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    ABSTRACT: Purpose/Objective(s) RTOG 1308 is a phase III randomized trial comparing overall survival after photon versus proton chemoradiation therapy for inoperable stage II-IIIB NSCLC, to determine if proton therapy can improve overall survival by reducing the risk of severe toxicity to organs at risk compared to photon-based IMRT. More stringent dose constraints are being used for RTOG 1308 than prior NSCLC RTOG studies. The purpose of this work is to establish the feasibility of the dosimetric criteria of this trial through testing against photon IMRT and passively scattered proton therapy (PSPT) plans and to assess the effect of different definitions of normal lungs (lungs minus GTV (DVHG), lungs minus CTV (DVHC) and lungs minus PTV (DVHP)) on lungs dose parameters. Materials/Methods Paired lung IMRT and PSPT (n = 26) plans were collected from two different institutions regularly treating NSCLC with PSPT. Plans were loaded into MIM, scaled to 70 Gy (RBE) (95% of PTV receives 70 Gy) and their DVHs were analyzed and tested against the dosimetric compliance criteria of RTOG 1308. Lungs dose parameters based on different definitions for the normal lung were also compared. Results Most of the RTOG 1308 protocol dosimetric criteria were achieved by both IMRT and PSPT plans, with a relatively high deviation unacceptable rate in the heart maximum dose (HMD). A deviation unacceptable rate of over 60% was scored for the HMD. However, the passing rate of the HMD was increased to 80% using the protocol allowable variations. Dose parameters for the target volume were very similar for IMRT and PSPT plans. PSPT plans led to lower lung V5Gy (%); maximum spinal cord dose; and heart V5Gy (%); V30Gy (%); V45Gy (%) and mean heart dose as compared with IMRT plans. The average percentage relative differences in lungs V5Gy (%) were 3.3 ± 0.4 (IMRT) and 5.6± 0.5 (PSPT) for DVHG Vs. DVHC and 7.1 ± 0.6 (IMRT) and 12.00 ± 1(PSPT) for DVHG Vs. DVHP; in lungs V20Gy (%) were 7.6 ± 0.7 (IMRT) and 7.8 ± 0.8 (PSPT) for DVHG Vs. DVHC and 16 ± 1 (IMRT) and 17 ± 1 (PSPT) for DVHG Vs. DVHP and in mean lung dose were 9.2 ± 0.8 (IMRT) and 10.8 ± 0.9 (PSPT) for DVHG Vs. DVHC and 19 ± 1 (IMRT) and 22 ± 2 (PSPT) for DVHG Vs. DVHP. Conclusions Most of the RTOG 1308 protocol dosimetric criteria were achieved with IMRT and PSPT. Both IMRT and PSPT lead to similar PTV dose parameters. However, PSPT plans led to lower dose parameters for most normal structures as compared with IMRT plans. Different definitions of normal lung (lungs minus GTV, lungs minus CTV and lungs minus PTV) led to different lungs doses and these differences can be as high as 15-22%.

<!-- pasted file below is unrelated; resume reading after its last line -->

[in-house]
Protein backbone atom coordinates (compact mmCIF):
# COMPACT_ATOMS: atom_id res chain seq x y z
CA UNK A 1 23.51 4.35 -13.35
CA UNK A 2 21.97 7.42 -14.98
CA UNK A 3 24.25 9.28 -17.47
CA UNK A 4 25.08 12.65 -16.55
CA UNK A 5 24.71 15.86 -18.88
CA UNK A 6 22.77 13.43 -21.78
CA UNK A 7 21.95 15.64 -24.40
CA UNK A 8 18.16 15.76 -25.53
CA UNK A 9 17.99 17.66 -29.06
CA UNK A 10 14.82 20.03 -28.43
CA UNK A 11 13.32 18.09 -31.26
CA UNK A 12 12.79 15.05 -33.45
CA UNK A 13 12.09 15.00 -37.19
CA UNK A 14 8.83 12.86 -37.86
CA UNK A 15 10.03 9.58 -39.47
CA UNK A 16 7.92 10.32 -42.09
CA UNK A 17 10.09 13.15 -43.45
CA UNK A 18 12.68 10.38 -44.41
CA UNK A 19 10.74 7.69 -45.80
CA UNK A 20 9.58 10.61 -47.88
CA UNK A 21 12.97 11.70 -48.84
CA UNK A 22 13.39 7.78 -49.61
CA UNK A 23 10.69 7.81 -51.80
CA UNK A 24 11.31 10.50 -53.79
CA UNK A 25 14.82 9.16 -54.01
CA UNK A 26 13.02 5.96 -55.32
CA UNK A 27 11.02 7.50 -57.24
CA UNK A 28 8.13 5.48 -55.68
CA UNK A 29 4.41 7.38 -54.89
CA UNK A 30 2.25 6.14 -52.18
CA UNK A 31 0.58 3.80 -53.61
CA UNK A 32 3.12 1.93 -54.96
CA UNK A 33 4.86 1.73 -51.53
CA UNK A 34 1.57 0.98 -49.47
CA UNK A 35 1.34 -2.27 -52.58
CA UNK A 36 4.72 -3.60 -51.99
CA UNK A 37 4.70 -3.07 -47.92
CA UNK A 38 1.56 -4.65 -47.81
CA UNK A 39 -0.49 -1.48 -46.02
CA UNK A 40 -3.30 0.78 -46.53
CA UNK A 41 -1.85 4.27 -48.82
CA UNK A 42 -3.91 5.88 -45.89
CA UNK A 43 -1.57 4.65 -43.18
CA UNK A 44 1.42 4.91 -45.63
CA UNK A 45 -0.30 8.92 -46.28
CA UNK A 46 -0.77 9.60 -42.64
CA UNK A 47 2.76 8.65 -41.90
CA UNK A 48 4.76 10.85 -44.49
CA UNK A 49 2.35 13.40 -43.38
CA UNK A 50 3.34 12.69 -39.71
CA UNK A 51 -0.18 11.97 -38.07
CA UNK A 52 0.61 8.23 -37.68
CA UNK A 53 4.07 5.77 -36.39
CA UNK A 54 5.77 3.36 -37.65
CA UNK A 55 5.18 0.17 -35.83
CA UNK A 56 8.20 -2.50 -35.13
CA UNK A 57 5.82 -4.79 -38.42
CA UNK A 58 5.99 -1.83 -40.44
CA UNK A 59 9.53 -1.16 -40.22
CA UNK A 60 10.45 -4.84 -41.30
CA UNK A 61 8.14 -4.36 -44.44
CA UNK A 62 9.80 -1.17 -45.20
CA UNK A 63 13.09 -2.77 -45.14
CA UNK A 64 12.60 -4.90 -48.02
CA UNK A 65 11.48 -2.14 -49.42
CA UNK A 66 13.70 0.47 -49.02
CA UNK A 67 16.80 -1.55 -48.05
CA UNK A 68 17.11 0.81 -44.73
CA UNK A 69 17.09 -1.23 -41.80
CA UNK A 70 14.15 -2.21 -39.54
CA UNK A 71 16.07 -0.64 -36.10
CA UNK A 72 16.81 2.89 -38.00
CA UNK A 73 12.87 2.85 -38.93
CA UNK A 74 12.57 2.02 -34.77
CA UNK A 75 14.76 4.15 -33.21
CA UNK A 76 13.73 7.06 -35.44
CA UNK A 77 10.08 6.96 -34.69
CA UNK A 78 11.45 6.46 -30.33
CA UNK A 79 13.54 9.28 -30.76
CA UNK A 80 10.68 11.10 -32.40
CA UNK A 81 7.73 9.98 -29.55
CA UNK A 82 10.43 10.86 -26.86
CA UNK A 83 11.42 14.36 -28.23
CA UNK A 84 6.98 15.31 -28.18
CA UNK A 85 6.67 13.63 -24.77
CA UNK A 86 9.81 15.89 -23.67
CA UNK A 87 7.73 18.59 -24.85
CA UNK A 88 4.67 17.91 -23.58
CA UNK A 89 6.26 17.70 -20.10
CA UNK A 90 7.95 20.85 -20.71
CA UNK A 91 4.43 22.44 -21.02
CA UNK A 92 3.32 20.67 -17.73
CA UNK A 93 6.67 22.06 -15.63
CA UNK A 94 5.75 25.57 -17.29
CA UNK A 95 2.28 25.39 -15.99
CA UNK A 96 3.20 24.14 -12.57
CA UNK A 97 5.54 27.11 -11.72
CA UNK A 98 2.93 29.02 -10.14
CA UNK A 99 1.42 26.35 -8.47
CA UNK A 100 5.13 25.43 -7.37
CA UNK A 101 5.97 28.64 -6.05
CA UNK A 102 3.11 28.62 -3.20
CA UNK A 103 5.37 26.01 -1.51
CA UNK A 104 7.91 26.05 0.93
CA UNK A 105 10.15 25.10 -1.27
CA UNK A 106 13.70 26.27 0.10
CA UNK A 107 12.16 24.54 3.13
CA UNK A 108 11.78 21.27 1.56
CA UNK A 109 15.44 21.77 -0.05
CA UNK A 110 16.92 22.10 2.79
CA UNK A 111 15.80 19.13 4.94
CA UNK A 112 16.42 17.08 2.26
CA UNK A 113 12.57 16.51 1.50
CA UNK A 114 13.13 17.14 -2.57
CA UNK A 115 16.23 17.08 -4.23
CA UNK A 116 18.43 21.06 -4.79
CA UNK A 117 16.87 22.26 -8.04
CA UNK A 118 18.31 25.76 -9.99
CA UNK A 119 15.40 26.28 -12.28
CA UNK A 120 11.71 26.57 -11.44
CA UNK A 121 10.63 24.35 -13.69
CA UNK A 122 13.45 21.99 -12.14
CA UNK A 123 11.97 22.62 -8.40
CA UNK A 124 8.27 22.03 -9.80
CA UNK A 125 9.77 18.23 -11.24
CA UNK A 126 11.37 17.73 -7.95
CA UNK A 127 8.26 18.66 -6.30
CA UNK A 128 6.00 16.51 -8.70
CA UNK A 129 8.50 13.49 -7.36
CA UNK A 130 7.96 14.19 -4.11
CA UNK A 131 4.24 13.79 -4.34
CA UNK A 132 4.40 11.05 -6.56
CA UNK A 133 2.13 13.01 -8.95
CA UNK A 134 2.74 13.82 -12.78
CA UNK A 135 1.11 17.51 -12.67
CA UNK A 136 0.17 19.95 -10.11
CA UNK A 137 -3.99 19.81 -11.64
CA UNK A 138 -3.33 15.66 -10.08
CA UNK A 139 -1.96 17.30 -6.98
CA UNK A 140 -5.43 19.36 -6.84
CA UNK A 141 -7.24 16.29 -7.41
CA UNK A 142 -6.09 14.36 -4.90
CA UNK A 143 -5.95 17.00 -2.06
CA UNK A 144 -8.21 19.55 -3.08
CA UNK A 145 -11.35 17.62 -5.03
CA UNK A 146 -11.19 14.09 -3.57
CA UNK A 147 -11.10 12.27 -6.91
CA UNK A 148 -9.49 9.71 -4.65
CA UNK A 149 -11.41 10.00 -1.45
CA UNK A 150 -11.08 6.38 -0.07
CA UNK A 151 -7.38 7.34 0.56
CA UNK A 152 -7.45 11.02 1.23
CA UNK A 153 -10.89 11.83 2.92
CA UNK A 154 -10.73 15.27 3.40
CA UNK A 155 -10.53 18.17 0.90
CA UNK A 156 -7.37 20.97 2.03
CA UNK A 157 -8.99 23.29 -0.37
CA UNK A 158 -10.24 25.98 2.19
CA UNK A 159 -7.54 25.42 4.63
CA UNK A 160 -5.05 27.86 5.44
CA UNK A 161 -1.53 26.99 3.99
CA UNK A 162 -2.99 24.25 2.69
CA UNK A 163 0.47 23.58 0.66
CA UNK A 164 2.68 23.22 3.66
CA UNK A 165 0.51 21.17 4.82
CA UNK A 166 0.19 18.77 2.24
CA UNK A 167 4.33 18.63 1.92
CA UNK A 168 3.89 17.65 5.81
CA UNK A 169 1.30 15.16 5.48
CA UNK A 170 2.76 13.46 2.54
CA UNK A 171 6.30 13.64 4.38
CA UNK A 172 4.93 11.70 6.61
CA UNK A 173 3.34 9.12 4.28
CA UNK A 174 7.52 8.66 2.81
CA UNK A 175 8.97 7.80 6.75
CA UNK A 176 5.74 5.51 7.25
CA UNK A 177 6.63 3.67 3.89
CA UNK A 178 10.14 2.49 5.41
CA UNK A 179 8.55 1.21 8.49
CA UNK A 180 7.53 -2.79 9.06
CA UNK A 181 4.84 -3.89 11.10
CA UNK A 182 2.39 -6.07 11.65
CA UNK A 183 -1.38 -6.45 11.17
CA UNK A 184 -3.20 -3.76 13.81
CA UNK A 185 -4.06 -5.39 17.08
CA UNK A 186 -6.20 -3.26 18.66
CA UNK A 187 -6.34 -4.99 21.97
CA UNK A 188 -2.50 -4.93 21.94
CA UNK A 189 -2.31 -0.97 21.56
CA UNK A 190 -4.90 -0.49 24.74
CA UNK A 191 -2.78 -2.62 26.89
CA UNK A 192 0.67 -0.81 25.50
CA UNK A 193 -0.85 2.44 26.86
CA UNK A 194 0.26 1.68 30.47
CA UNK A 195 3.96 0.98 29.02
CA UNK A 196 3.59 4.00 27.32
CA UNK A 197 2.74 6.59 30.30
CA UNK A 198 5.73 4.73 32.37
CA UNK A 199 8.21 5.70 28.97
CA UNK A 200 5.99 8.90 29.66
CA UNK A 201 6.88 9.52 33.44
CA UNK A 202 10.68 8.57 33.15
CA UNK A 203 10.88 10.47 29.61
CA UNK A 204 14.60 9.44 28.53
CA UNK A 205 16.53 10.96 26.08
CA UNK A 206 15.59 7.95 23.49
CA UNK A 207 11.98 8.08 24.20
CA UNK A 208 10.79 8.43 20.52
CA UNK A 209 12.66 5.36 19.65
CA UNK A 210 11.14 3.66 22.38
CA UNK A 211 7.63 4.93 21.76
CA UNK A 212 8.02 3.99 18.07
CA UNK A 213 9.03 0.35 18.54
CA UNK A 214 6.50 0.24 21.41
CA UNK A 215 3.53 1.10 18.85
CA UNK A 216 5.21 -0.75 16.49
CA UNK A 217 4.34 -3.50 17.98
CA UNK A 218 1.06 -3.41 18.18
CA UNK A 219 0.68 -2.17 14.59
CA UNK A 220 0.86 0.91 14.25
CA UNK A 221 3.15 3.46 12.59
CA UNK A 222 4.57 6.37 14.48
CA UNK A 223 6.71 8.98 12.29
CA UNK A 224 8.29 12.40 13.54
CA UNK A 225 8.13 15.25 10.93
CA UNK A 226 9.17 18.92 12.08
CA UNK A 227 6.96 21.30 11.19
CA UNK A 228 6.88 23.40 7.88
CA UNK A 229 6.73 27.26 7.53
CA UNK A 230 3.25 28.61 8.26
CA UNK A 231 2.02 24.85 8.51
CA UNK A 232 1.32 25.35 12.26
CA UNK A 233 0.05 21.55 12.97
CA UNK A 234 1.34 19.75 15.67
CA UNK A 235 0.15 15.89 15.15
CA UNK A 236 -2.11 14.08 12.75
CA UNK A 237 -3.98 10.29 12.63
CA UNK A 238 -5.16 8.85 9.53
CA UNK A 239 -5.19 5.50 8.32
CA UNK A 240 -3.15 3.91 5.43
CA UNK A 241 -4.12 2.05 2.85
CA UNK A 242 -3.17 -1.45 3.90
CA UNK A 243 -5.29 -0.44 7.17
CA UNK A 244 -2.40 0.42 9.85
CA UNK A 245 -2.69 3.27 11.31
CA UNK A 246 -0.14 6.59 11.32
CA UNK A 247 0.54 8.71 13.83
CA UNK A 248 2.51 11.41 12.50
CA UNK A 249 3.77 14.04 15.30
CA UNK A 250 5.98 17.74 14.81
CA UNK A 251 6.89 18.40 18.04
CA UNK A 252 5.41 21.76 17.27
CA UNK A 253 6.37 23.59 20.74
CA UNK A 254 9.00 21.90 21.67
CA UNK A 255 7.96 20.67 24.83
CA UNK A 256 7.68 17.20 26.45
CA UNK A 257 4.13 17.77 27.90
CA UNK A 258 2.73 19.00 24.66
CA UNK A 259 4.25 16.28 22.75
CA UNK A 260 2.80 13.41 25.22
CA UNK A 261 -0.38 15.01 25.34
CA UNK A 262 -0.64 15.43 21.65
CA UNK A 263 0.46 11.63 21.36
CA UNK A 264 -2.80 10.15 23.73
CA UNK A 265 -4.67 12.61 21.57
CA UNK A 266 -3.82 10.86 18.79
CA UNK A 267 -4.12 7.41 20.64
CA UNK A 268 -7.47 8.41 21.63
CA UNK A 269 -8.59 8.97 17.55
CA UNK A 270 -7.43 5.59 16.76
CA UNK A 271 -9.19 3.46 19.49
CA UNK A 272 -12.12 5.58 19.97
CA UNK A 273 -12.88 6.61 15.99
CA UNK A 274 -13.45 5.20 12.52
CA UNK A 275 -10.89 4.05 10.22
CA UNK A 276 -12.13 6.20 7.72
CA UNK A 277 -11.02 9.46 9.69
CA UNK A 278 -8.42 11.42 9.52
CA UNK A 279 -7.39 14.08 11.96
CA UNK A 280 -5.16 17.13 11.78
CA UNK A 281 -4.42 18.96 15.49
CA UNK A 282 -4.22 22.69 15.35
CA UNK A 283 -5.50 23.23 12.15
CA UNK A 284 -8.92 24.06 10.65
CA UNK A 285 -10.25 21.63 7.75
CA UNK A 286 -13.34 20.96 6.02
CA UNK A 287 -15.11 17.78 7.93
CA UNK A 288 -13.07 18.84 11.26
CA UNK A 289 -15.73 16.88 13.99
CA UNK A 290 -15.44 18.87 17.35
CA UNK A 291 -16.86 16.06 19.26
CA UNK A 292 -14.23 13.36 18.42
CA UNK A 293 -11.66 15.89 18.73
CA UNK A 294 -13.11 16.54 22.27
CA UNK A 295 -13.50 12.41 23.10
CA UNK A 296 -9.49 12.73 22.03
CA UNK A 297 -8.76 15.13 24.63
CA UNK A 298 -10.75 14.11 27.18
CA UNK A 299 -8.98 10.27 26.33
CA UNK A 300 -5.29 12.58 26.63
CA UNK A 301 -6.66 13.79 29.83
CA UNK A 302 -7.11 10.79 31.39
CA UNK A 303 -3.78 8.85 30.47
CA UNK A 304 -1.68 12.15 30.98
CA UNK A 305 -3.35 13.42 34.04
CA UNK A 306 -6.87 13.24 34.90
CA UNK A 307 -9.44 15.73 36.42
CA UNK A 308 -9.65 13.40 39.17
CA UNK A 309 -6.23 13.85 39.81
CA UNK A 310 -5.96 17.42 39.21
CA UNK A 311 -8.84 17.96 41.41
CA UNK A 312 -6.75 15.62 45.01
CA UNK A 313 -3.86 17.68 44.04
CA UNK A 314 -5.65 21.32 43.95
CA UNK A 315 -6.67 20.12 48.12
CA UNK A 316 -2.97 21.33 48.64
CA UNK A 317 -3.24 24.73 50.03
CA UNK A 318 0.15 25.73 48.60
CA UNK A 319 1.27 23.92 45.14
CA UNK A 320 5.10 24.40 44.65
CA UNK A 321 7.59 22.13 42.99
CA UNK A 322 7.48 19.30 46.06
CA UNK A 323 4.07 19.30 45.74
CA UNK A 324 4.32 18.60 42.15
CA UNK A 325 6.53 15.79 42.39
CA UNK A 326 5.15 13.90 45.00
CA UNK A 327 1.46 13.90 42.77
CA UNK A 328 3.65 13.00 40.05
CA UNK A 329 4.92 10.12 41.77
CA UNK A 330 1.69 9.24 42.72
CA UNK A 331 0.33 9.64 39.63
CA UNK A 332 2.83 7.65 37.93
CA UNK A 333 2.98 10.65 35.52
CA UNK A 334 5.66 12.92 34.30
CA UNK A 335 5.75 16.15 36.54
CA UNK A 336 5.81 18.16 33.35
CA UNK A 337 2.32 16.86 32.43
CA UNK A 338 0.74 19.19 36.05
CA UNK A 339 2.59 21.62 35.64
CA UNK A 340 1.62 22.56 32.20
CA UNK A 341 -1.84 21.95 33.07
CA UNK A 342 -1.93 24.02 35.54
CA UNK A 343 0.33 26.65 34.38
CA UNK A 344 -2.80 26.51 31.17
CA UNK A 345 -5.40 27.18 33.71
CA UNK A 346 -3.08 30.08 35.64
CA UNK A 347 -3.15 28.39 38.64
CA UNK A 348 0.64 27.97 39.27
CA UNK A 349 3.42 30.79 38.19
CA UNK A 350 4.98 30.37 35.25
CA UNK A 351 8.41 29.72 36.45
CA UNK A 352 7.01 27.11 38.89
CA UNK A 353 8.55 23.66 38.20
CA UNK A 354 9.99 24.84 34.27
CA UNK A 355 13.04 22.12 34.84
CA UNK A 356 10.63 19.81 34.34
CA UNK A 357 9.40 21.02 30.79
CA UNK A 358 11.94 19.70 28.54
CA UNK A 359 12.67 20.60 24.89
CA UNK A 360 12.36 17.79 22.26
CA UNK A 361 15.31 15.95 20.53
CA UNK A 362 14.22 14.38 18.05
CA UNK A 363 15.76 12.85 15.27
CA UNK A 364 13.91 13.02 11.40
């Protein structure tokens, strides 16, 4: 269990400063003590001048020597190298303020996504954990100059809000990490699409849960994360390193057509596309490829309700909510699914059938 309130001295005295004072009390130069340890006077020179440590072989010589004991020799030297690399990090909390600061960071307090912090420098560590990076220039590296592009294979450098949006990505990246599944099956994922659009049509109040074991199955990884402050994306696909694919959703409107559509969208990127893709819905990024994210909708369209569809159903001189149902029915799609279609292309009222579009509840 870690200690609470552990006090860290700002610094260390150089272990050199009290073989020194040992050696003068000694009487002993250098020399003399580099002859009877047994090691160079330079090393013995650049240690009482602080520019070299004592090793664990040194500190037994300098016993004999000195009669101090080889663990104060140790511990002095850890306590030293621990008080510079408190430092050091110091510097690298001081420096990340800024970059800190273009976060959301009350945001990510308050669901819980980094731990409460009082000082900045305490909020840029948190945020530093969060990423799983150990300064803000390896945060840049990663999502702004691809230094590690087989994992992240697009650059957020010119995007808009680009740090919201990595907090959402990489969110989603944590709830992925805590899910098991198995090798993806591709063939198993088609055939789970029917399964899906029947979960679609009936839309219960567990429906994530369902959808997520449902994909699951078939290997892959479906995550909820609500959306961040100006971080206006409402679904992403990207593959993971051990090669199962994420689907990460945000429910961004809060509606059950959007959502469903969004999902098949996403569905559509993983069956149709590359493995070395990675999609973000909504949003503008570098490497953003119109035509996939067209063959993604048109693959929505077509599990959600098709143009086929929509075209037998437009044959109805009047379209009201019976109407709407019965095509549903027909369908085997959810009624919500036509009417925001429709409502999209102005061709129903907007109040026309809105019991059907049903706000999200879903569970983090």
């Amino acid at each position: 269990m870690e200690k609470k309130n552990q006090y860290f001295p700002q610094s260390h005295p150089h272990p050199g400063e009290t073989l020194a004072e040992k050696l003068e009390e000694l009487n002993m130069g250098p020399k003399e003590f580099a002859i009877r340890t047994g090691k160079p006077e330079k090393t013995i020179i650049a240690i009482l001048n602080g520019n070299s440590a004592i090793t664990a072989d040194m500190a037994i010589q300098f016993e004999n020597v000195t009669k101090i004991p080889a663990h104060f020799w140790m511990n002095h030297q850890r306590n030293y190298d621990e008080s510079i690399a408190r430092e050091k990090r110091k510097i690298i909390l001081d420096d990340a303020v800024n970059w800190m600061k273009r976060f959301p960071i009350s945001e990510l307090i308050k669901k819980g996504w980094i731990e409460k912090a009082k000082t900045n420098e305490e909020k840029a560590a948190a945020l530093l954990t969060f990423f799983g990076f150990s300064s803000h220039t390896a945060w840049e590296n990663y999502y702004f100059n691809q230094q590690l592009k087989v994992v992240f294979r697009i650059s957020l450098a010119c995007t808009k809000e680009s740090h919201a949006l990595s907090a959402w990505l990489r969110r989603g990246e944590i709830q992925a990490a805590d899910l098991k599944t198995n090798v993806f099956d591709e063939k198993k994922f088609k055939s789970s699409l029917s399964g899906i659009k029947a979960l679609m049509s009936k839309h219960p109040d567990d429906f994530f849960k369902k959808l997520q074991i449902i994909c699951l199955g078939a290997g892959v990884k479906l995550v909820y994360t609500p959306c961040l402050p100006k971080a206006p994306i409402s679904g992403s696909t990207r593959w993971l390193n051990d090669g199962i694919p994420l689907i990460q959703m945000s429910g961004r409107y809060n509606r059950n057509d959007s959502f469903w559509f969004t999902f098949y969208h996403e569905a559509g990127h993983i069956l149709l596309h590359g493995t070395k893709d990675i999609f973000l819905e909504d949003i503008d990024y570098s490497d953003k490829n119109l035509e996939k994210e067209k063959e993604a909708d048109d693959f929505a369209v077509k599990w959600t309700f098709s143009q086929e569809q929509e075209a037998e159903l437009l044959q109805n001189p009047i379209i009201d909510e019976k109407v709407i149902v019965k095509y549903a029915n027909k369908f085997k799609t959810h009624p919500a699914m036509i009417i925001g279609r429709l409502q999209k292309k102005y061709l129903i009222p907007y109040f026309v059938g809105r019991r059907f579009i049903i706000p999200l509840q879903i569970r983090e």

No preview · Article · Sep 2014 · International Journal of Radiation OncologyBiologyPhysics